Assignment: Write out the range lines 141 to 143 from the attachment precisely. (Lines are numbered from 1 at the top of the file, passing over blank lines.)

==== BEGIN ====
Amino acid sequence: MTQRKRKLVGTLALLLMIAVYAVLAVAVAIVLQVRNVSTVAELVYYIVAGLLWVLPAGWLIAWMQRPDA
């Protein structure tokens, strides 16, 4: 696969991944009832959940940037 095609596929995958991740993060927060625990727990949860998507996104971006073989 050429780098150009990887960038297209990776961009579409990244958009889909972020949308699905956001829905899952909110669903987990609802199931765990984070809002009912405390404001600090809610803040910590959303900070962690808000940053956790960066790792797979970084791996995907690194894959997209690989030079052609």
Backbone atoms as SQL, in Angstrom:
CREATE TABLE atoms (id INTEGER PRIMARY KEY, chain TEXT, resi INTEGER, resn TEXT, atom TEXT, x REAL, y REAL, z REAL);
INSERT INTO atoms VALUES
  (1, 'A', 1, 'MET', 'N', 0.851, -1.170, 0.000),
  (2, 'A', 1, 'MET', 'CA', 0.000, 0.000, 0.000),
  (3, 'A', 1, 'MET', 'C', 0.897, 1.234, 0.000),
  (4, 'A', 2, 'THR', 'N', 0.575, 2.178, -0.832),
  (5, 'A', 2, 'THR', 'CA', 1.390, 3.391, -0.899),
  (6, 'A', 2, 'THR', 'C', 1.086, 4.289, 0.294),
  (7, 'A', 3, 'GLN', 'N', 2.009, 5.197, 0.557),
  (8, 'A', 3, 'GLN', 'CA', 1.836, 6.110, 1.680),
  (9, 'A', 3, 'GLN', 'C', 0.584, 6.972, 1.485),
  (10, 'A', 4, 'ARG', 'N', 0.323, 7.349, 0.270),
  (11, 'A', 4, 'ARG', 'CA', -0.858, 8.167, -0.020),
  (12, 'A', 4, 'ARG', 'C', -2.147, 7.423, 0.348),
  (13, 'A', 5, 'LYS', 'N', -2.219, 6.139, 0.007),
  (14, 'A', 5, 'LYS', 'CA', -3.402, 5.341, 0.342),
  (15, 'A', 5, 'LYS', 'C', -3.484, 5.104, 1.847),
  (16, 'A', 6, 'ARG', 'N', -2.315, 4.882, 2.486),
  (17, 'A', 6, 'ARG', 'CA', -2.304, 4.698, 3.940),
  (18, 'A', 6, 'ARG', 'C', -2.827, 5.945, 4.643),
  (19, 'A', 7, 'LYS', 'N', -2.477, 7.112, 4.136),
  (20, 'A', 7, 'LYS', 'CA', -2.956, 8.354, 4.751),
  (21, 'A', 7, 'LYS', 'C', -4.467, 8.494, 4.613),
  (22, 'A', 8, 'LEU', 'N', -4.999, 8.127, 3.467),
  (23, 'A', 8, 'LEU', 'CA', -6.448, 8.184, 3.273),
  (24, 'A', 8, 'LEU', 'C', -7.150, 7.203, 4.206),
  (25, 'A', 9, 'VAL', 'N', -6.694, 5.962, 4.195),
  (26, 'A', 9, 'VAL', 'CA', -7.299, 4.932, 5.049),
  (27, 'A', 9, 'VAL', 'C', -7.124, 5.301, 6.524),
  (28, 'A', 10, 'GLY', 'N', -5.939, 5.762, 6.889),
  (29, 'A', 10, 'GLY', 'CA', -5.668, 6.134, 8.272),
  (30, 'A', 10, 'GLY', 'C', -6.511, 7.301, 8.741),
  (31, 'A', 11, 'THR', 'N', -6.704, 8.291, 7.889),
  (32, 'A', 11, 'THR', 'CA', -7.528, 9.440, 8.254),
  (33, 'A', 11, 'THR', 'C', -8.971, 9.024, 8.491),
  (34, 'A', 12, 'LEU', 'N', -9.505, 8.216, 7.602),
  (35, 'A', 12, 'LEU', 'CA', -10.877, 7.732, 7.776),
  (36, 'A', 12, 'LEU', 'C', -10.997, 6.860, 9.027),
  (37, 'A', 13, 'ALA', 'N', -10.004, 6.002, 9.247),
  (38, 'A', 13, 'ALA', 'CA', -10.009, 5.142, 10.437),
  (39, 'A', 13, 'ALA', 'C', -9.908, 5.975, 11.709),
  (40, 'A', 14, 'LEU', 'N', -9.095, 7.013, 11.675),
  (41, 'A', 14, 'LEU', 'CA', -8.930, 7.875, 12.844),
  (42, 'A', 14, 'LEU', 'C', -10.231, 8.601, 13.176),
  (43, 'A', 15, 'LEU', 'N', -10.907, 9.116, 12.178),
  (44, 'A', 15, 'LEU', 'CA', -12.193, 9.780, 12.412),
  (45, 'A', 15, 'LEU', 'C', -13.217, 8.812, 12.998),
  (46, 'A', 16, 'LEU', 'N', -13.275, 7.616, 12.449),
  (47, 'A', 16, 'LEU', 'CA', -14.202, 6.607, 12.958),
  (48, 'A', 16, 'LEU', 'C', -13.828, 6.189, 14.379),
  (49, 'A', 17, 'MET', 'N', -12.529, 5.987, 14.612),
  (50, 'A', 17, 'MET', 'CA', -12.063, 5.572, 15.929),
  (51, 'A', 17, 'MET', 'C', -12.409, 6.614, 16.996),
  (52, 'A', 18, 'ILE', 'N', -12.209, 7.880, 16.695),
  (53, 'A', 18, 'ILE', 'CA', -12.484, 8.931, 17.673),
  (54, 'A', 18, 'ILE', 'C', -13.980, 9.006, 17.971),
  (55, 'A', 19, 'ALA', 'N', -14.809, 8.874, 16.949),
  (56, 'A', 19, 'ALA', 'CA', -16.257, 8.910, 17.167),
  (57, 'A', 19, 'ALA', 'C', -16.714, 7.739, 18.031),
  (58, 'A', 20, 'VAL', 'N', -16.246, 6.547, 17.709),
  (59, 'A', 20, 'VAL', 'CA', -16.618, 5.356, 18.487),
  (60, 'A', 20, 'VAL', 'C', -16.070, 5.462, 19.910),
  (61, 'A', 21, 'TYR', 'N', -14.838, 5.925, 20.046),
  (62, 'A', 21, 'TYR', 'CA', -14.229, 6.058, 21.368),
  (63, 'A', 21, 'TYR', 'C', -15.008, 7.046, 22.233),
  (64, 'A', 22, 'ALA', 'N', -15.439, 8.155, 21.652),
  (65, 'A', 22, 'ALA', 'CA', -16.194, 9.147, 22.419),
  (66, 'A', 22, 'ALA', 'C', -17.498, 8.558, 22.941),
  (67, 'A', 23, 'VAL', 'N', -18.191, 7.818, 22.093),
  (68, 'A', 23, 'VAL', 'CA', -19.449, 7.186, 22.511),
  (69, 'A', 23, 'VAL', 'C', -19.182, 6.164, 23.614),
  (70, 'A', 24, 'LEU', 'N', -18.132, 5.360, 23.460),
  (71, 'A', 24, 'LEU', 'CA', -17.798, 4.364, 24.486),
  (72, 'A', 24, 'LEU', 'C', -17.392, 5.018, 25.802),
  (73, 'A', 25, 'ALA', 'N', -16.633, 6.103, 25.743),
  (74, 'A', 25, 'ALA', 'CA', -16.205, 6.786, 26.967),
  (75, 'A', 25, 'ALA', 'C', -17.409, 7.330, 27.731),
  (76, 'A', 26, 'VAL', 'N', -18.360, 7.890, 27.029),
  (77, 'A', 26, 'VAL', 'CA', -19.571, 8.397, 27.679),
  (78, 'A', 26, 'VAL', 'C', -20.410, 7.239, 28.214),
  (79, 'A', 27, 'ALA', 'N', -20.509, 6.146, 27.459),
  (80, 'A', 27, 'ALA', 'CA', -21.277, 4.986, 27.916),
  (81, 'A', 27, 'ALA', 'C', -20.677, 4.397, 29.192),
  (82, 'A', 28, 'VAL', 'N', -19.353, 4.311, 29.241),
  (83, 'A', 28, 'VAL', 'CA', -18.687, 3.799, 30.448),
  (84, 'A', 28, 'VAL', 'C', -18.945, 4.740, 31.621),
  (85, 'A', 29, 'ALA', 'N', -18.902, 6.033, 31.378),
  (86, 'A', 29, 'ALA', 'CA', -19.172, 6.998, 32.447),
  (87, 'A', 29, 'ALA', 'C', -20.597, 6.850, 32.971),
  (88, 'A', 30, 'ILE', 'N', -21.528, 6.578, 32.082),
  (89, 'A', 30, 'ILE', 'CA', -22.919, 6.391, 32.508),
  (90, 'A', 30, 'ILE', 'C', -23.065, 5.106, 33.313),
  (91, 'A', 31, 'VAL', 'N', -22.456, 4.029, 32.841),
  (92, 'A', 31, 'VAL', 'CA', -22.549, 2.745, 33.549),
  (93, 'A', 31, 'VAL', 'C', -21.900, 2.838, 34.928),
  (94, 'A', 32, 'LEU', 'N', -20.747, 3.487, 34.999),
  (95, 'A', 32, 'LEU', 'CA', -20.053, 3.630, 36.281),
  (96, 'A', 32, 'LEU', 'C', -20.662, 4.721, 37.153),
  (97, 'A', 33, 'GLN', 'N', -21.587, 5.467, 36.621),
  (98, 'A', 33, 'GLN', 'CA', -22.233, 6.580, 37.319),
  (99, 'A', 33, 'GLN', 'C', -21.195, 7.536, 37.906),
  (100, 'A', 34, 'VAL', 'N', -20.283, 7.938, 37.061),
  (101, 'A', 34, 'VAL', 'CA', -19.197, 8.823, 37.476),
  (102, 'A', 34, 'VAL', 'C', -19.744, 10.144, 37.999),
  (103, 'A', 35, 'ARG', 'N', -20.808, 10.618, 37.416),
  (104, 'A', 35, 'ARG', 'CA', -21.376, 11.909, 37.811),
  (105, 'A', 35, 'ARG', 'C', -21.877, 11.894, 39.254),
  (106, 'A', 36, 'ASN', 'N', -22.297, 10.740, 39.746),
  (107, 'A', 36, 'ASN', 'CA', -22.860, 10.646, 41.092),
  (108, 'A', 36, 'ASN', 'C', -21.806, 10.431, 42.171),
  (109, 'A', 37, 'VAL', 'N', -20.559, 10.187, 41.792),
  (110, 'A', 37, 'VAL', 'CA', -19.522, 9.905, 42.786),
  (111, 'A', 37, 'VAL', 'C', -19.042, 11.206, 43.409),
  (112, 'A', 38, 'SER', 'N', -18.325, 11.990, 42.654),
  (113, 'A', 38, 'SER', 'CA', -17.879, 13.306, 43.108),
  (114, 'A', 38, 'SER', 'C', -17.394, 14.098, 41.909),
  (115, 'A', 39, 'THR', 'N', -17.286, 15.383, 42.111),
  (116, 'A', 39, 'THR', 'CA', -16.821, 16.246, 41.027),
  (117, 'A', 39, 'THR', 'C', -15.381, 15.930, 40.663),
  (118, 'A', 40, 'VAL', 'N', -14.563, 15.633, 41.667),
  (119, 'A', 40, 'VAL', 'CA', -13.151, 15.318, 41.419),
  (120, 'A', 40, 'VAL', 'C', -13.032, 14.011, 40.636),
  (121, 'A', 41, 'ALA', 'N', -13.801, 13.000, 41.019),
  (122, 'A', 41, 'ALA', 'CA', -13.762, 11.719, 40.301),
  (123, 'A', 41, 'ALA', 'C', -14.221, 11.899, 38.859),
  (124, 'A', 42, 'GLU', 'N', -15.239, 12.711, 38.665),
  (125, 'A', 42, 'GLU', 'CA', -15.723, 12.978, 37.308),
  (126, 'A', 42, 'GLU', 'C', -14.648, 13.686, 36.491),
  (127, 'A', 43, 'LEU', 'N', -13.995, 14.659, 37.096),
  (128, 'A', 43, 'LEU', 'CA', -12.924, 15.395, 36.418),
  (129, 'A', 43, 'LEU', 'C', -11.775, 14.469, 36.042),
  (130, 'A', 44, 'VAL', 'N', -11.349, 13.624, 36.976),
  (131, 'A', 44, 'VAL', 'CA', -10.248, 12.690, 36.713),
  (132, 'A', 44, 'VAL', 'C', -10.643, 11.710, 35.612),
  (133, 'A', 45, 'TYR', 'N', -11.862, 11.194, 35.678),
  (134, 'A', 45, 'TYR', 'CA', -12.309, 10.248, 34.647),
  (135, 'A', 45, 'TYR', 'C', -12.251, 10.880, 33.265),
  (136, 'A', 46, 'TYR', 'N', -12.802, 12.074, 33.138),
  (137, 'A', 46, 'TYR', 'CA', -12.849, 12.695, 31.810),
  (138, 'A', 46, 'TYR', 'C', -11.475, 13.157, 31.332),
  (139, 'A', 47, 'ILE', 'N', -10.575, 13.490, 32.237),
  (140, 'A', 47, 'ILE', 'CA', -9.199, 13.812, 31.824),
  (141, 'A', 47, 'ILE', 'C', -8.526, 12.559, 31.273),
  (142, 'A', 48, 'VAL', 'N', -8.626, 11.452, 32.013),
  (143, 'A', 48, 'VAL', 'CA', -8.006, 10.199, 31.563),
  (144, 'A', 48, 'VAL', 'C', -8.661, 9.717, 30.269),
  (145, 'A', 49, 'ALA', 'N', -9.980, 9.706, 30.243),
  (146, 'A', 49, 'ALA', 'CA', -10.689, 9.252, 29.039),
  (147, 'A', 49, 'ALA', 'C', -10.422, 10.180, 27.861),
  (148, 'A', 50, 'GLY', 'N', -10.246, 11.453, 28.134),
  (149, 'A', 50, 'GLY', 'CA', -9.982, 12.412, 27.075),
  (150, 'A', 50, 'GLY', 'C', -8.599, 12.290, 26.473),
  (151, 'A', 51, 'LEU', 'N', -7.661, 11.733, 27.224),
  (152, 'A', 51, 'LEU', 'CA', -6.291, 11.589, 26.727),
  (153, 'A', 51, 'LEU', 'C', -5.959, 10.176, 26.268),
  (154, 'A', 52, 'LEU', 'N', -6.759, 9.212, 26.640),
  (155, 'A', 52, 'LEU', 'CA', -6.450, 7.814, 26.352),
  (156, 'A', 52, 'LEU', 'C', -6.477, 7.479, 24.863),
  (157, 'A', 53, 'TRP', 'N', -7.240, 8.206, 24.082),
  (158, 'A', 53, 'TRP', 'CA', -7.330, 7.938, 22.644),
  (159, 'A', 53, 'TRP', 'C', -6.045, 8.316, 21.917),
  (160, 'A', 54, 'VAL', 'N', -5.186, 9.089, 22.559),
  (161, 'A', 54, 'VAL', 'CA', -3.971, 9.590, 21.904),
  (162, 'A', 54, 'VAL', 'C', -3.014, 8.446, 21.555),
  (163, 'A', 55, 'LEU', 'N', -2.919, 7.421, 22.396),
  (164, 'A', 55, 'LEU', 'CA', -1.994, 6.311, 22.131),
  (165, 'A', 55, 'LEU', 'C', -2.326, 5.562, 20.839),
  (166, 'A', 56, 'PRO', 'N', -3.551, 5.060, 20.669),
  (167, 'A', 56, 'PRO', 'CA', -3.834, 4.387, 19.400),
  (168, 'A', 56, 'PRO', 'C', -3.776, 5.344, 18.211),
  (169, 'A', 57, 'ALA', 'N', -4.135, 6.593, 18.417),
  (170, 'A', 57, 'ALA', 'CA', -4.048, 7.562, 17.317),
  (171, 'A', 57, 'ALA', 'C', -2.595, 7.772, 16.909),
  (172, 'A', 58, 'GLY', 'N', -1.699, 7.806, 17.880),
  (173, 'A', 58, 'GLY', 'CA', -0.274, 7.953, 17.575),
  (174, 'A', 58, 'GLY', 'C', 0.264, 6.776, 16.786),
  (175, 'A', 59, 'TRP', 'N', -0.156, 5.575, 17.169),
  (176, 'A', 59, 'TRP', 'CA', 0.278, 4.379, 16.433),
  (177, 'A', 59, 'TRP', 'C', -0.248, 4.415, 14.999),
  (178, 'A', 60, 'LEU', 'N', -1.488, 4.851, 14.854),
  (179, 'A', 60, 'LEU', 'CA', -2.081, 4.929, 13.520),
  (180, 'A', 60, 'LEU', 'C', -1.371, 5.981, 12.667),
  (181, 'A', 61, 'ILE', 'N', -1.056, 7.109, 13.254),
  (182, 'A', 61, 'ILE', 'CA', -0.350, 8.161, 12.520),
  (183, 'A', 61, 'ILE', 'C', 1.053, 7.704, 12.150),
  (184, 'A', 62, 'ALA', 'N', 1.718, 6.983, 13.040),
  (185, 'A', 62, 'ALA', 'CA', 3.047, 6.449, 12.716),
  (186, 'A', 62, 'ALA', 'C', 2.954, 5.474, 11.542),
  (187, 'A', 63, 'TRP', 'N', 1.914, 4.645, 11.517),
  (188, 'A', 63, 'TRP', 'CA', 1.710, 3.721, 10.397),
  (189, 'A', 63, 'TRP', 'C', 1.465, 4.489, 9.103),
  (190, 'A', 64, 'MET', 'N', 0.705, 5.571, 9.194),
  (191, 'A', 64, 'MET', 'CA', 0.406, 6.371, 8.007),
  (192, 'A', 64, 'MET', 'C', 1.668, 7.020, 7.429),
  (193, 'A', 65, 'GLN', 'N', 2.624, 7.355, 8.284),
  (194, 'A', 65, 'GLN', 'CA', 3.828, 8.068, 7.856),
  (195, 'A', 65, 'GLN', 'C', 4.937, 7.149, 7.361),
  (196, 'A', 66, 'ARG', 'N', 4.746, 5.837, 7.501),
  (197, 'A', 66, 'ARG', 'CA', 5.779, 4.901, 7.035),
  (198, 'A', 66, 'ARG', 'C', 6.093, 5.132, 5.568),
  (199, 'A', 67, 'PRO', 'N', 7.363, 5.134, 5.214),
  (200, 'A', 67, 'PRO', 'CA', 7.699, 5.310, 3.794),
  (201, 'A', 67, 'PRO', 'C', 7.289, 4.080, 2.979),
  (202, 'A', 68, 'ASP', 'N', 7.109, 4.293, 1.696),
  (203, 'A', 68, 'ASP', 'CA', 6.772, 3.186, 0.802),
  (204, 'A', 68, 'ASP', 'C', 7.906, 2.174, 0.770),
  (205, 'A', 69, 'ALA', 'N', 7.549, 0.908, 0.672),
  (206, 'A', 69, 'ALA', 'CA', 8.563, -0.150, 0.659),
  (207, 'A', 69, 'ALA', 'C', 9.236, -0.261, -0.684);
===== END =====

  (136, 'A', 46, 'TYR', 'N', -12.802, 12.074, 33.138),
  (137, 'A', 46, 'TYR', 'CA', -12.849, 12.695, 31.810),
  (138, 'A', 46, 'TYR', 'C', -11.475, 13.157, 31.332),